Haydn Bunton
Haydn Bunton was born in Albury in 1911 and is widely regarded as one of the greatest footballers of all time. Always a precocious talent, Bunton booted four goals in the Albury Rovers’ 1926 premiership and won the side’s best and fairest that year – he was 15 years old. Bunton would play 119 games for Fitzroy, 72 for Subiaco and 17 for Port Adelaide, winning three Brownlow Medals and three Sandover Medals. He is in the Australian Football Hall of Fame and the AFL Team of the Century (forward pocket). Despite his successes at the top level of the sport, Bunton never won a flag in the VFL, WAFL or SANFL, with consecutive premierships at Albury and West Albury from 1926-1929 his greatest team performances.  

Jack Dean
In a playing career spanning 20 years, Jack Dean played more than 400 matches including 310 games for Eastern Suburbs, 45 for Sydney Naval, 40 for Ardlethan and 25 for NSW. He was the most dominant ruck of the era and made an impact on the national stage, winning the divisional best player award in matches against Australian Amateurs, Queensland and ACT at the 1958 national carnival. Following his 1966 retirement, Jack Dean was a state selector for 12 years. He was president of Eastern Suburbs from 1970-1982 in a golden era for the club. He received an AFL Merit Award for service to the game in 1977. 
The best player each season at UNSW-Eastern Suburbs is awarded the Jack Dean Medal. 

Terry Daniher
The bulk of Terry Daniher’s 313-game AFL/VFL career was for Essendon, but before switch to the red and black the Ungarie product mustered 19 games and 22 goals for South Melbourne. Daniher was skipper of Essendon’s 1984 and 1985 premierships, its best and fairest in 1982 and twice topped the club’s goalkicking list. He represented NSW four times (all as skipper) including wins over WA, Victoria and Queensland. Daniher was named as captain of the 1988 All-Australian team at the 1988 national carnival. Like his brothers he started playing footy at Ungarie where he played in the 1974 premiership team and won the competition best and fairest aged 16. He was selected on the half-forward flank in the NSW Greatest Team. Daniher is also a member of the AFL’s Hall of Fame.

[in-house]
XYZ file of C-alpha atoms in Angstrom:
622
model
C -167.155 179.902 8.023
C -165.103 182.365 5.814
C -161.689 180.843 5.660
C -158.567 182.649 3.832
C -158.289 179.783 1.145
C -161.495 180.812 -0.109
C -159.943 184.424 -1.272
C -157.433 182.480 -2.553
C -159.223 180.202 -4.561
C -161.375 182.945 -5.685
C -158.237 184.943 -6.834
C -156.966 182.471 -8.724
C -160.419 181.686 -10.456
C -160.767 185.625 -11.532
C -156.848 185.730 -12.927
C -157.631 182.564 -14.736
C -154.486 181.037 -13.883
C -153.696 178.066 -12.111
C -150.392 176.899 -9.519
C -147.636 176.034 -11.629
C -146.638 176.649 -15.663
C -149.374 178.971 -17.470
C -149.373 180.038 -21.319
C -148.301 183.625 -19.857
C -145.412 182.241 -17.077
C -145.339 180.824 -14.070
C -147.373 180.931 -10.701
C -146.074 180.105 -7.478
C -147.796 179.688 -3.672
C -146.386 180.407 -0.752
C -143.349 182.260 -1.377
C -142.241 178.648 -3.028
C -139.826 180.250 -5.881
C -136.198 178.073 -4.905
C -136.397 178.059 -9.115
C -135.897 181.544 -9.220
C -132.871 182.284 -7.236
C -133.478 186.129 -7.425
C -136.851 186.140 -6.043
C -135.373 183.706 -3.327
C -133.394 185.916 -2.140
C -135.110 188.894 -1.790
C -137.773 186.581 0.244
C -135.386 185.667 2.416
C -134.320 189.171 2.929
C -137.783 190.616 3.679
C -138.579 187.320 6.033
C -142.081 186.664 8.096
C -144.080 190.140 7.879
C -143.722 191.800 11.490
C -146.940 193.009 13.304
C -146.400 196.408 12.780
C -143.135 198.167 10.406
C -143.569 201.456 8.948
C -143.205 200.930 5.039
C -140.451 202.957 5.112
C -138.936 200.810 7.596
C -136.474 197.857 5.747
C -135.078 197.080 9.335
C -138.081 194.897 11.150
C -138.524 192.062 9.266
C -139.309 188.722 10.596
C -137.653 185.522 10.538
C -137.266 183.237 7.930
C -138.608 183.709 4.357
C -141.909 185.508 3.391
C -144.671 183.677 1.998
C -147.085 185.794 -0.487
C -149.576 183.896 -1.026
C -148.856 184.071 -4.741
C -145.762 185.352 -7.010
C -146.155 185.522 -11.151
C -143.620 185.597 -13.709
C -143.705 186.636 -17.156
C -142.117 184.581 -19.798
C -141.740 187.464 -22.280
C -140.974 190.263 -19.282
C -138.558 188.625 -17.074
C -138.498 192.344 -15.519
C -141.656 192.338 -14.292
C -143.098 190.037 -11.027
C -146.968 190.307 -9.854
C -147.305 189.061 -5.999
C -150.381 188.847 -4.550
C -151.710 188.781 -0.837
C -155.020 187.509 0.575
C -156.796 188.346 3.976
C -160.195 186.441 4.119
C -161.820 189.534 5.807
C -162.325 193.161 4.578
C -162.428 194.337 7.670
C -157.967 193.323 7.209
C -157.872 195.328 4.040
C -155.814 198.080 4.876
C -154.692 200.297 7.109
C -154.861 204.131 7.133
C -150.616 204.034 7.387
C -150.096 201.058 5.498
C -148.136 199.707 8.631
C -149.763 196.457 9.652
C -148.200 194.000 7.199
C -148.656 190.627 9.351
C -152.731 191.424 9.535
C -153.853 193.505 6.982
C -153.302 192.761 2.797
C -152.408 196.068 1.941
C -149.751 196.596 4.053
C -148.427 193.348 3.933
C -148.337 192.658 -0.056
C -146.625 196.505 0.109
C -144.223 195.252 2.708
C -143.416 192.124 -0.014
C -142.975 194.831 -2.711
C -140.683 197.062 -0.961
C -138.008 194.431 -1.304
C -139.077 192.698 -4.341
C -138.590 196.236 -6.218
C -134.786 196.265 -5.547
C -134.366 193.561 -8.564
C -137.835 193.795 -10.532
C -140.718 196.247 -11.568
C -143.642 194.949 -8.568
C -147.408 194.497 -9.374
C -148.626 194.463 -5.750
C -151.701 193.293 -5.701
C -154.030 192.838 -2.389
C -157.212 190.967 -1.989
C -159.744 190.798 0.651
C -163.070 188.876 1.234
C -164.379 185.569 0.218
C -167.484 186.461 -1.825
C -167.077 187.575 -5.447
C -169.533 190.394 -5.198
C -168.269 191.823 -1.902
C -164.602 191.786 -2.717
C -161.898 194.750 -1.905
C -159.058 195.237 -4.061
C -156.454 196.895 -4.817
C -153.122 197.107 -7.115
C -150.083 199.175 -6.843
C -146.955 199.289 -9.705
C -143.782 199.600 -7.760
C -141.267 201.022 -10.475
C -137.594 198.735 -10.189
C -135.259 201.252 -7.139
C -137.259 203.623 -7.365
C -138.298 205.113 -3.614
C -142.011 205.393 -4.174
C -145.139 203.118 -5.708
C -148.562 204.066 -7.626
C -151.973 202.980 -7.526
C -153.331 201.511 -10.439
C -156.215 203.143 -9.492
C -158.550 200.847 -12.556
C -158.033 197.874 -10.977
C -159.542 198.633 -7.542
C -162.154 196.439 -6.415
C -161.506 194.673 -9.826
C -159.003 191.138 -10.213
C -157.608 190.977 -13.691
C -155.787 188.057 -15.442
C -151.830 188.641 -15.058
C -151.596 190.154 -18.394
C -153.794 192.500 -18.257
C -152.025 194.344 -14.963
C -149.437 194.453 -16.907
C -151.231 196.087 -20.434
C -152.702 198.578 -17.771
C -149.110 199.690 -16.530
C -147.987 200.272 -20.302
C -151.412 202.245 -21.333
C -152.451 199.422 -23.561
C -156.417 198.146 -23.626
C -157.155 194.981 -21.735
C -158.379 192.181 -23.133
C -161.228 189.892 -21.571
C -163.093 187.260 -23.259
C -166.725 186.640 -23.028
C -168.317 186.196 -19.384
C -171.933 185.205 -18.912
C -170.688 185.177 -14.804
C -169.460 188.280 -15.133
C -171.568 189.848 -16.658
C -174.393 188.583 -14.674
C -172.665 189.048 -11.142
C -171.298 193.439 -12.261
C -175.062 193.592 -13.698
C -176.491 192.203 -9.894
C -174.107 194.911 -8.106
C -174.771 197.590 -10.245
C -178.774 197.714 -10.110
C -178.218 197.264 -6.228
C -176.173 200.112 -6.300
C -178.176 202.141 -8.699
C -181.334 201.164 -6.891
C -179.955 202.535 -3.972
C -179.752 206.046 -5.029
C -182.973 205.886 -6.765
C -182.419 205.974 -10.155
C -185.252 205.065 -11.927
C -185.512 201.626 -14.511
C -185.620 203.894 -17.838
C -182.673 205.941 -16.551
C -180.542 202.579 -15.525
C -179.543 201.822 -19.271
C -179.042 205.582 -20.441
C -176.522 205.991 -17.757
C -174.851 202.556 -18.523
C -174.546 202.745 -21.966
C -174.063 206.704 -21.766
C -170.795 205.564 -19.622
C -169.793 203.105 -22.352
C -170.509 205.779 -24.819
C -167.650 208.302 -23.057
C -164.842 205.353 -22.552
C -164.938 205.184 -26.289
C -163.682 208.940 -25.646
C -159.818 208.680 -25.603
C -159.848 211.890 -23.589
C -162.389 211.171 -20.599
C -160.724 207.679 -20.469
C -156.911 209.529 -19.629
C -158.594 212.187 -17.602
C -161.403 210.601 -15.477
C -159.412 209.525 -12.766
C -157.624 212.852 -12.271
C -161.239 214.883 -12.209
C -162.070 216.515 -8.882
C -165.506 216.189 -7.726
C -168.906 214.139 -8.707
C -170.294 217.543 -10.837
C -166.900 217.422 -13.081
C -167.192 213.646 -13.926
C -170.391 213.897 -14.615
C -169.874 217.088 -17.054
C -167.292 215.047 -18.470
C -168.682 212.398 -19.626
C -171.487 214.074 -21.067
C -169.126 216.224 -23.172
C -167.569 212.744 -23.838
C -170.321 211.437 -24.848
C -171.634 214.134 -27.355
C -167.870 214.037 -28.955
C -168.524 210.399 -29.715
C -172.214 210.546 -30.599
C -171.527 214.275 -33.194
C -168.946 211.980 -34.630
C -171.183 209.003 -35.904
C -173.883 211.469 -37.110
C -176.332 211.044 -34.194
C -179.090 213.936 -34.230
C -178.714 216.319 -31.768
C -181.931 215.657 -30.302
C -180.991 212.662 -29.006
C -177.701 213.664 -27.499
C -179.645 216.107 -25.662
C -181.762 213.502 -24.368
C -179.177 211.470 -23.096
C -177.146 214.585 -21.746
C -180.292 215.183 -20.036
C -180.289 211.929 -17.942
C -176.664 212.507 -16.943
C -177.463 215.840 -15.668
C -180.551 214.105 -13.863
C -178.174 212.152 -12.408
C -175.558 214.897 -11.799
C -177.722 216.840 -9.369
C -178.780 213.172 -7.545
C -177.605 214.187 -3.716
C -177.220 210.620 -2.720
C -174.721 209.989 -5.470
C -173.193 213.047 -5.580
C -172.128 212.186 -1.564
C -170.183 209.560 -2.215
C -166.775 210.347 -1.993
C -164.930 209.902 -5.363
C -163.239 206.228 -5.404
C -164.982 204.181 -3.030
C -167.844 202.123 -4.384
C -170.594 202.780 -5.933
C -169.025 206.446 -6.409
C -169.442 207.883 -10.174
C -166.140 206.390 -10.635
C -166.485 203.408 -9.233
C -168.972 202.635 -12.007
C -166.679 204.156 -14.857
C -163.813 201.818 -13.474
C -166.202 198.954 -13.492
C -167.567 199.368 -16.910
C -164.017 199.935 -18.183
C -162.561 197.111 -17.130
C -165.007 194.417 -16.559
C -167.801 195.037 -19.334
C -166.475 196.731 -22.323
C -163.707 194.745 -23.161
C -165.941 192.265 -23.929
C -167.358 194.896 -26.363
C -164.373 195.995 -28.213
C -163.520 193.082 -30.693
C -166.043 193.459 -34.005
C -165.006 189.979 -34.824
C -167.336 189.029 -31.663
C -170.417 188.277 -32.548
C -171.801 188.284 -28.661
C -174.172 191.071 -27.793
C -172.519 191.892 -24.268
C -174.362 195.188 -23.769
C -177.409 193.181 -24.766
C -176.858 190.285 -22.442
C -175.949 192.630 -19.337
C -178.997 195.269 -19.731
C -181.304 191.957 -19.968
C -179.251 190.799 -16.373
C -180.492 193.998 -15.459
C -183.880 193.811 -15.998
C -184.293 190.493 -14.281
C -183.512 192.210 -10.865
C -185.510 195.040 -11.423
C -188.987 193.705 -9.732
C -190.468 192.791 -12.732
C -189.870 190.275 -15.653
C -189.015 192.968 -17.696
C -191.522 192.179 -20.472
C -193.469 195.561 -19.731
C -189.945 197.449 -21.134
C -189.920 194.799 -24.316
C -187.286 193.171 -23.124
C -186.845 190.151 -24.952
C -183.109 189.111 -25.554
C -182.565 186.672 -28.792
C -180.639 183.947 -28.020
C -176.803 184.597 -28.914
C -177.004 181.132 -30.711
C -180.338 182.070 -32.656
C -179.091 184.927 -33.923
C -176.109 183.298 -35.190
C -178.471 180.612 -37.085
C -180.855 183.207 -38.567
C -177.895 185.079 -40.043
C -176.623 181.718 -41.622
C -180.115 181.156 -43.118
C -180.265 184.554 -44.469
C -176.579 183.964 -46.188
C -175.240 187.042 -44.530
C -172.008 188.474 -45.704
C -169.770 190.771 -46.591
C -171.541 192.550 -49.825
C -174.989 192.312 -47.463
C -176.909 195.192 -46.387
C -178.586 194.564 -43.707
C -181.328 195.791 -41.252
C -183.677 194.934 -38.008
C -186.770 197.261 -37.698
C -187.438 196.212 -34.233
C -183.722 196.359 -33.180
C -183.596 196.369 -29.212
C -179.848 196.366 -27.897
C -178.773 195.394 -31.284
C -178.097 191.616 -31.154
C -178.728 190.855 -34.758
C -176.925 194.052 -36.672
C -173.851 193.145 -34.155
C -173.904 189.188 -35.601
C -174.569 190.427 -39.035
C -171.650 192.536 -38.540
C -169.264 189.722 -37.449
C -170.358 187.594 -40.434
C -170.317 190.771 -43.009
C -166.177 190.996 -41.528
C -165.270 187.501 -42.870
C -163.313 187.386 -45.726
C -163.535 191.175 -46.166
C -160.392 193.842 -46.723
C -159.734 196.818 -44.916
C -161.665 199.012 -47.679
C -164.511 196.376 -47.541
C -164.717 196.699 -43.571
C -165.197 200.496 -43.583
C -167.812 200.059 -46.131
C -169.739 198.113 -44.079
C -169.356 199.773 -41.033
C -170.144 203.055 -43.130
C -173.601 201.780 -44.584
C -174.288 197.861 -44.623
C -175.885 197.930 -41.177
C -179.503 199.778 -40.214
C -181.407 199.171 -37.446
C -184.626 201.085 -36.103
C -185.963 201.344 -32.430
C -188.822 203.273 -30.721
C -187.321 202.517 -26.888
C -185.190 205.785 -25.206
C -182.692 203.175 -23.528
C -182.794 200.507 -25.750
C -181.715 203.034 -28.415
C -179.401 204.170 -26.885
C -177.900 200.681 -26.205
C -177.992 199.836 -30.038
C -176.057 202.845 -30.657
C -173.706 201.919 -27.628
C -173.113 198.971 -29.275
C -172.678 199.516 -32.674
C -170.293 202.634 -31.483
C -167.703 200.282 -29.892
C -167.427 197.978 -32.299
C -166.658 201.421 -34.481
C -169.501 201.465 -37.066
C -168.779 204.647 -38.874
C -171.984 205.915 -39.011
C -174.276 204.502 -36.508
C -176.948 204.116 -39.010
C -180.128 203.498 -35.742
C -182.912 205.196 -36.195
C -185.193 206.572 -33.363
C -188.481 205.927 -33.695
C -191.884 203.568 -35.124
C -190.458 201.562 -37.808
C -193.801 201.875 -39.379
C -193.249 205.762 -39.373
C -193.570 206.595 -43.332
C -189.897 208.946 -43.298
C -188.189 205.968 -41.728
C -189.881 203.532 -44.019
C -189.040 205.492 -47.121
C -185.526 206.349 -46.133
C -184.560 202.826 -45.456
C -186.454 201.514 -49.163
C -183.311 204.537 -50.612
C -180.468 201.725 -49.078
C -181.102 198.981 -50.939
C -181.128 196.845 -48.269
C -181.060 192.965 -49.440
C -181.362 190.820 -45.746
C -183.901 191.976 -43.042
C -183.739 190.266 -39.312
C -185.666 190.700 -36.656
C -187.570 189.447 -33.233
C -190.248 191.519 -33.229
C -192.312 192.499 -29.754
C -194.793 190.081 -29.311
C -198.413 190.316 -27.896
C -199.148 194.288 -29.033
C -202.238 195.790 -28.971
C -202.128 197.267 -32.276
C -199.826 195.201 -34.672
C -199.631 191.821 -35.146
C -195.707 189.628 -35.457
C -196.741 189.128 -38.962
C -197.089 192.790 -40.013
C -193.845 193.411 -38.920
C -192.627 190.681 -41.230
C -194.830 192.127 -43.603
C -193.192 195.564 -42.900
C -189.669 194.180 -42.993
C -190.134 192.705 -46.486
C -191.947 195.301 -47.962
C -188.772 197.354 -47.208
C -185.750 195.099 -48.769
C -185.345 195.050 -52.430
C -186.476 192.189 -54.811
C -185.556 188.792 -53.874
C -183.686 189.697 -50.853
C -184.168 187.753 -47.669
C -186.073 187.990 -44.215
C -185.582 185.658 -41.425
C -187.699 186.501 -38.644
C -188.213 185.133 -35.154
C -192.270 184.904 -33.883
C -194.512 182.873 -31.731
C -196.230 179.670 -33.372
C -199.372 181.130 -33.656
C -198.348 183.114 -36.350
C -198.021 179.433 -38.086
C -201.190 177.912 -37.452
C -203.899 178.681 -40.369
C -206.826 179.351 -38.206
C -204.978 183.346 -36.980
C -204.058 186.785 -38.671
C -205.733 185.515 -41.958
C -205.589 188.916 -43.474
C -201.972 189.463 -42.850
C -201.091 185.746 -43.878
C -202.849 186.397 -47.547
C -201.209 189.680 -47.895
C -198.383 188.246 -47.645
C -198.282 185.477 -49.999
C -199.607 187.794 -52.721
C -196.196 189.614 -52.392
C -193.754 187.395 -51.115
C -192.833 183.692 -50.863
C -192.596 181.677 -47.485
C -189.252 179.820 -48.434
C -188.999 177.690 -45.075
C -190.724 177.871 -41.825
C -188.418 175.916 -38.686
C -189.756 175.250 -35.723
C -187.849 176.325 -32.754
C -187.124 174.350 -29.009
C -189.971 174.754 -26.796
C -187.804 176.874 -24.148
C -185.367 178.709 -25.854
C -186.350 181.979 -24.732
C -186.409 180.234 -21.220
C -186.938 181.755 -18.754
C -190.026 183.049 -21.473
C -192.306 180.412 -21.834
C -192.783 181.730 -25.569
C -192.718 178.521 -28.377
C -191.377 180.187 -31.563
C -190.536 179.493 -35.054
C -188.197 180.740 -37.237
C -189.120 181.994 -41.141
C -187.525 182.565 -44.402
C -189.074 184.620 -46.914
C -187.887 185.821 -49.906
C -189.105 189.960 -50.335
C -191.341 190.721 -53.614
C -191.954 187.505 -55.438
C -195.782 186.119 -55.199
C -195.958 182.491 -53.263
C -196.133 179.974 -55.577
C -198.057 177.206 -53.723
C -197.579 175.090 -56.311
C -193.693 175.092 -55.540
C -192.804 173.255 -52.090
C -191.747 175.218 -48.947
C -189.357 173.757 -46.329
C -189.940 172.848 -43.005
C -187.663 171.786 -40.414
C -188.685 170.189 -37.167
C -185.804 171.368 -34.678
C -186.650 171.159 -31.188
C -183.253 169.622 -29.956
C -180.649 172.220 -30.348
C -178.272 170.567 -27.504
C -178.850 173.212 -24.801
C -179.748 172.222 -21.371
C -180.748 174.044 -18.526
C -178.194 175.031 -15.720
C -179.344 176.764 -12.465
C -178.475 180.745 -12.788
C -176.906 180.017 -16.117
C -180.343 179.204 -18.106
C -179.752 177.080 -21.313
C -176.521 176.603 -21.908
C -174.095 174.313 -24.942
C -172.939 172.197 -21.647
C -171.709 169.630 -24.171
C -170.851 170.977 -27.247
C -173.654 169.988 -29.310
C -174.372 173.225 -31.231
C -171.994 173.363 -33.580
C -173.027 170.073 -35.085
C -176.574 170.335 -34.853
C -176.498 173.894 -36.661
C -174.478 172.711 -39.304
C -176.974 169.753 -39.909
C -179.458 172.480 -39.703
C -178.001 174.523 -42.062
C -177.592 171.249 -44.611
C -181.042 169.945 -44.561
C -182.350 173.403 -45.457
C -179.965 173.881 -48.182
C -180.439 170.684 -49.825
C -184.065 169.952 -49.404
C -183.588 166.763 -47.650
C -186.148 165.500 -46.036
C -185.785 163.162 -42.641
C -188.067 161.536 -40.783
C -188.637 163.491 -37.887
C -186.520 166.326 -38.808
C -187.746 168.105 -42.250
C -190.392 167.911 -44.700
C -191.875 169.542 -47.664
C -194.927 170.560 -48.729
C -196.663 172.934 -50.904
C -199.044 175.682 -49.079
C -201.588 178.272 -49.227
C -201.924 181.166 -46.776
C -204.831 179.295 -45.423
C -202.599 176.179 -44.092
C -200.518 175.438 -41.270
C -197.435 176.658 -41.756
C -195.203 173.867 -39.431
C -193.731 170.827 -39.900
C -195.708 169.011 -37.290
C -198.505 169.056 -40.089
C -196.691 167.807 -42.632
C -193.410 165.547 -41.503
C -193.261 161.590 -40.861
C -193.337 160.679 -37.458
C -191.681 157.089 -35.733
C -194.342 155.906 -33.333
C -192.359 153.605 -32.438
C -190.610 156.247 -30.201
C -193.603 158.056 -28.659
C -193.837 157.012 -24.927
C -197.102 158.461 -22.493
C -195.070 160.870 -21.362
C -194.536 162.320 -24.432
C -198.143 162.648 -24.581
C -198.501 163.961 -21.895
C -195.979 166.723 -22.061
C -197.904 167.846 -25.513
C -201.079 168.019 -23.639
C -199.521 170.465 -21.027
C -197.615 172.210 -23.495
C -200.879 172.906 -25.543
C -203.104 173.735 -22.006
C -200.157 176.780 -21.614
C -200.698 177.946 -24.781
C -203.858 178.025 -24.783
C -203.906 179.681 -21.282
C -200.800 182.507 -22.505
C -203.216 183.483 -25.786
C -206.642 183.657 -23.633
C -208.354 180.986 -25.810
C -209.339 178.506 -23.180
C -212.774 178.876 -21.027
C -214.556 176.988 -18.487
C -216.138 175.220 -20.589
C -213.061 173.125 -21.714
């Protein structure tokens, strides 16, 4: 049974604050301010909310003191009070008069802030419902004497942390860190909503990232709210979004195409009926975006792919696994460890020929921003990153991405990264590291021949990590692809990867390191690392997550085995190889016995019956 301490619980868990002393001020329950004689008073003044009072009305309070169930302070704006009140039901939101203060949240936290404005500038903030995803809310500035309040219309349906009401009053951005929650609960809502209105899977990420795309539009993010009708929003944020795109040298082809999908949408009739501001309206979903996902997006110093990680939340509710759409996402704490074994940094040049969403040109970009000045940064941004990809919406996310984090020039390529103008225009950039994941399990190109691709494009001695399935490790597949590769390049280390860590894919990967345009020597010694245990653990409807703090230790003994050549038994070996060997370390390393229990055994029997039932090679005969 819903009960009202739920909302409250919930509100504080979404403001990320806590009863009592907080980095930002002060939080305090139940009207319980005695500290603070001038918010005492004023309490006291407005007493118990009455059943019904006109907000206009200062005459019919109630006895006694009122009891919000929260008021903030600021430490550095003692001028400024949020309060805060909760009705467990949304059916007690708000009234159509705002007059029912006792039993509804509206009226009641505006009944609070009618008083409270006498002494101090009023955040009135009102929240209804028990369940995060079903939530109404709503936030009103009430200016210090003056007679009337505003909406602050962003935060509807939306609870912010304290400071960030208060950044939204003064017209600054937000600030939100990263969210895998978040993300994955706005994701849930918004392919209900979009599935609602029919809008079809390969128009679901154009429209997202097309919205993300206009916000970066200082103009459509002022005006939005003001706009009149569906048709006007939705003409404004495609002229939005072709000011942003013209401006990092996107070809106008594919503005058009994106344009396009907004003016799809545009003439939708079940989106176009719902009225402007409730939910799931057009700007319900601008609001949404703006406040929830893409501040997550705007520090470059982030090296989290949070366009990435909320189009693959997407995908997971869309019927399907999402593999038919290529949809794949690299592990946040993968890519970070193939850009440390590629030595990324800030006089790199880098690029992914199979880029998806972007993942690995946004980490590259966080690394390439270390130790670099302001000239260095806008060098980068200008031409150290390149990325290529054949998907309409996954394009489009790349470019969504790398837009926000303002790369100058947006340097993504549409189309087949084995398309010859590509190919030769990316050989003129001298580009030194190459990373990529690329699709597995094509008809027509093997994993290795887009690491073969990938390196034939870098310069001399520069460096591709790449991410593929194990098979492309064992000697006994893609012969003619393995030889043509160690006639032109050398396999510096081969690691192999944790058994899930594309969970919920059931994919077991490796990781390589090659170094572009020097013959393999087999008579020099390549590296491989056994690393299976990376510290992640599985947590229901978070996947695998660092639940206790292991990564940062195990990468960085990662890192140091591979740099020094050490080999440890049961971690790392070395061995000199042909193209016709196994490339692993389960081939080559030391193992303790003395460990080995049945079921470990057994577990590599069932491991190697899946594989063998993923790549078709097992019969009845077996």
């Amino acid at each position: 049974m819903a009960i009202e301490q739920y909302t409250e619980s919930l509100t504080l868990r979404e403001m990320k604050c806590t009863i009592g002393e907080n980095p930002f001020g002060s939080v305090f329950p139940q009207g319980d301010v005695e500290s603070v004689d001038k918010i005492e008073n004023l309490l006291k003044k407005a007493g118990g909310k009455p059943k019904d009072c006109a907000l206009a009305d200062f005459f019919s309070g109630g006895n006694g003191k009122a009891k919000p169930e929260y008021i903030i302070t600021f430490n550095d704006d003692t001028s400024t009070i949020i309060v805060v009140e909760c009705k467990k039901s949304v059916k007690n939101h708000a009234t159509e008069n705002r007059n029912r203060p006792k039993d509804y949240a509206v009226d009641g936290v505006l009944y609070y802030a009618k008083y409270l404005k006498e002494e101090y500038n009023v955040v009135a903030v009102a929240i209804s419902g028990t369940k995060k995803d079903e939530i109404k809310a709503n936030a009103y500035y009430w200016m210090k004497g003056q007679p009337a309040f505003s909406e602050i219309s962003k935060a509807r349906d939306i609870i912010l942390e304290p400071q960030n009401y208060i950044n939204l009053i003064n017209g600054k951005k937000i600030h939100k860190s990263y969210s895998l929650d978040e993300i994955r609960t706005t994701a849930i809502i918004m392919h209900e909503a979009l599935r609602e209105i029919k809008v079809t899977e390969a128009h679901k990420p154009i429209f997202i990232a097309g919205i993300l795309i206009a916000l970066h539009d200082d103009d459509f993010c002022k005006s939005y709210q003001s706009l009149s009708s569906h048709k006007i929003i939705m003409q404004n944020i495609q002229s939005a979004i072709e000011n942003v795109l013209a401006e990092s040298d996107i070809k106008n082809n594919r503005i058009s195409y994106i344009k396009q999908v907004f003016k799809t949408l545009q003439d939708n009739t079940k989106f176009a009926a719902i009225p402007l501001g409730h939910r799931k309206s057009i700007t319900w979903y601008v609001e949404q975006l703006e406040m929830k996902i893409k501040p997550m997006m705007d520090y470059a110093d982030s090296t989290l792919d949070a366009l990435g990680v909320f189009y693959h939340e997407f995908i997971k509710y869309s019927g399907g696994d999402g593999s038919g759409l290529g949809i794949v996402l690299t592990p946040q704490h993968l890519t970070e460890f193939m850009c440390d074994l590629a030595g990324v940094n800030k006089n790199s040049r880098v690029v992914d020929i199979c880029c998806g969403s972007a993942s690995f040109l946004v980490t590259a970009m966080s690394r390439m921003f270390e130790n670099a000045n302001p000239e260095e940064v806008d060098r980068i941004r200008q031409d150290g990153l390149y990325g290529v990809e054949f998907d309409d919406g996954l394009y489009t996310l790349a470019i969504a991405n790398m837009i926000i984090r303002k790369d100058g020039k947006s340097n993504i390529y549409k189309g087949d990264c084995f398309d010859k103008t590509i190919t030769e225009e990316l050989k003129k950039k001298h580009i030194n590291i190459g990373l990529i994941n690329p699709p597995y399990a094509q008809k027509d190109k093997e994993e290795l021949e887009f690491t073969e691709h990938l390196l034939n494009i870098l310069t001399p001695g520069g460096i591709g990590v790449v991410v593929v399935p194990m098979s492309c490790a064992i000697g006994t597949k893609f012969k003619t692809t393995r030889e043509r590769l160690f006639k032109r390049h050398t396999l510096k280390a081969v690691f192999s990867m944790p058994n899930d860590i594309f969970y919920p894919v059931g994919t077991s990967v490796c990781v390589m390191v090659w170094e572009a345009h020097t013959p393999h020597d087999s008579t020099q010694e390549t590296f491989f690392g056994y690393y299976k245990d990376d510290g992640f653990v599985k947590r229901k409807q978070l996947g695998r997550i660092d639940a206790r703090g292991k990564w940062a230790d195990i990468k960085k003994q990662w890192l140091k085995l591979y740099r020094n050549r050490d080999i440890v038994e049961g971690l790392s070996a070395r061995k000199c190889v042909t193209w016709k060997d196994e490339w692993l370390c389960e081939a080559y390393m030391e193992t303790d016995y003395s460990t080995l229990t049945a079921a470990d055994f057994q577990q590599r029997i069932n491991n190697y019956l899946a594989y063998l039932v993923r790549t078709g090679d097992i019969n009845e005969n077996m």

Tony Lockett
“There’s only one Tony Lockett” the crowd would cheer when the power forward turned it on for the Sydney Swans. Plugger moved from St Kilda to the Emerald City for the 1995 season and although he only played 98 of his 281 games in the red and white, he made an indelible impact on the Swans. He is the goals record holder with 1,360, a five-time All Australian, Brownlow Medallist (1987), Bob Skilton Medallist (1995), AFL Hall of Famer, and Team of the Century member for St Kilda and the Swans. Lockett kicked more than 100 goals in a season on six occasions (three times for Sydney), but it was his point after the siren in the 1996 preliminary final at the SCG to get the Swans into the grand final that was one of his fans’ most cherished moments. Another famed moment on the SCG was Plugger’s 1300th goal, which also broke Gordon Coventry’s longstanding goal record and sent fans into a pitch invasion rivalled only by Lance Franklin’s in 2022. 

Paul Kelly
Paul Kelly’s legend for the Sydney Swans goes beyond his 234 matches. Kelly spent 10 seasons as captain of the Swans, a record at the club. He is a Brownlow Medallist (1995), three-time All Australian, four-time Swans’ best and fairest, and an AFL Hall of Fame inductee. At 179cm, Kelly was not a big player on the field, but the boy from Wagga Tigers knew how to impose himself on any contest, which was recognised by his peers, voting him the AFLPA Robert Rose Most Courageous Player Award five times. There is no doubt he earned his “Captain Courageous” title, which he is still referred to more than two decades after his retirement. He was selected as vice-captain of the NSW Greatest Team. 

Richard Colless
Richard Colless became chair of the Sydney Swans in 1993 and immediately had an enormous influence on football in NSW. When he joined, time the club was in a dire position on and off the field. In 20 years as the club’s chair, he turned around its fortunes, collecting two premierships out of four grand final appearances. Colless also had a major influence on the governance of the game across the state. In 1997, he chaired a taskforce to review the game in NSW and the ACT. Following this, he was chair of the inaugural NSW/ACT Commission which reshaped the development of the game at the grassroots. Colless is a life member of the Sydney Swans, a life member of the AFL and still chairs the Sydney Swans Hall of Fame selection committee.